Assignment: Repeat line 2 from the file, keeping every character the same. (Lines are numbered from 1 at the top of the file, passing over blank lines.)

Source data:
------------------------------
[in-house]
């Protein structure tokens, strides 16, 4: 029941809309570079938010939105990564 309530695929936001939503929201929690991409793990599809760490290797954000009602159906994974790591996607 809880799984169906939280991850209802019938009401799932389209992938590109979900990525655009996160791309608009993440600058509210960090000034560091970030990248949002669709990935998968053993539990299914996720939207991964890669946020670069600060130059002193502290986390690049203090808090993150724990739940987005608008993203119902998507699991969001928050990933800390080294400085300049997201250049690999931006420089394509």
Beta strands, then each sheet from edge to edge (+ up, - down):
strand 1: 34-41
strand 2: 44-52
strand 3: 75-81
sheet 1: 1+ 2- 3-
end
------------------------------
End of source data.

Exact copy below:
């Protein structure tokens, strides 16, 4: 029941809309570079938010939105990564 309530695929936001939503929201929690991409793990599809760490290797954000009602159906994974790591996607 809880799984169906939280991850209802019938009401799932389209992938590109979900990525655009996160791309608009993440600058509210960090000034560091970030990248949002669709990935998968053993539990299914996720939207991964890669946020670069600060130059002193502290986390690049203090808090993150724990739940987005608008993203119902998507699991969001928050990933800390080294400085300049997201250049690999931006420089394509």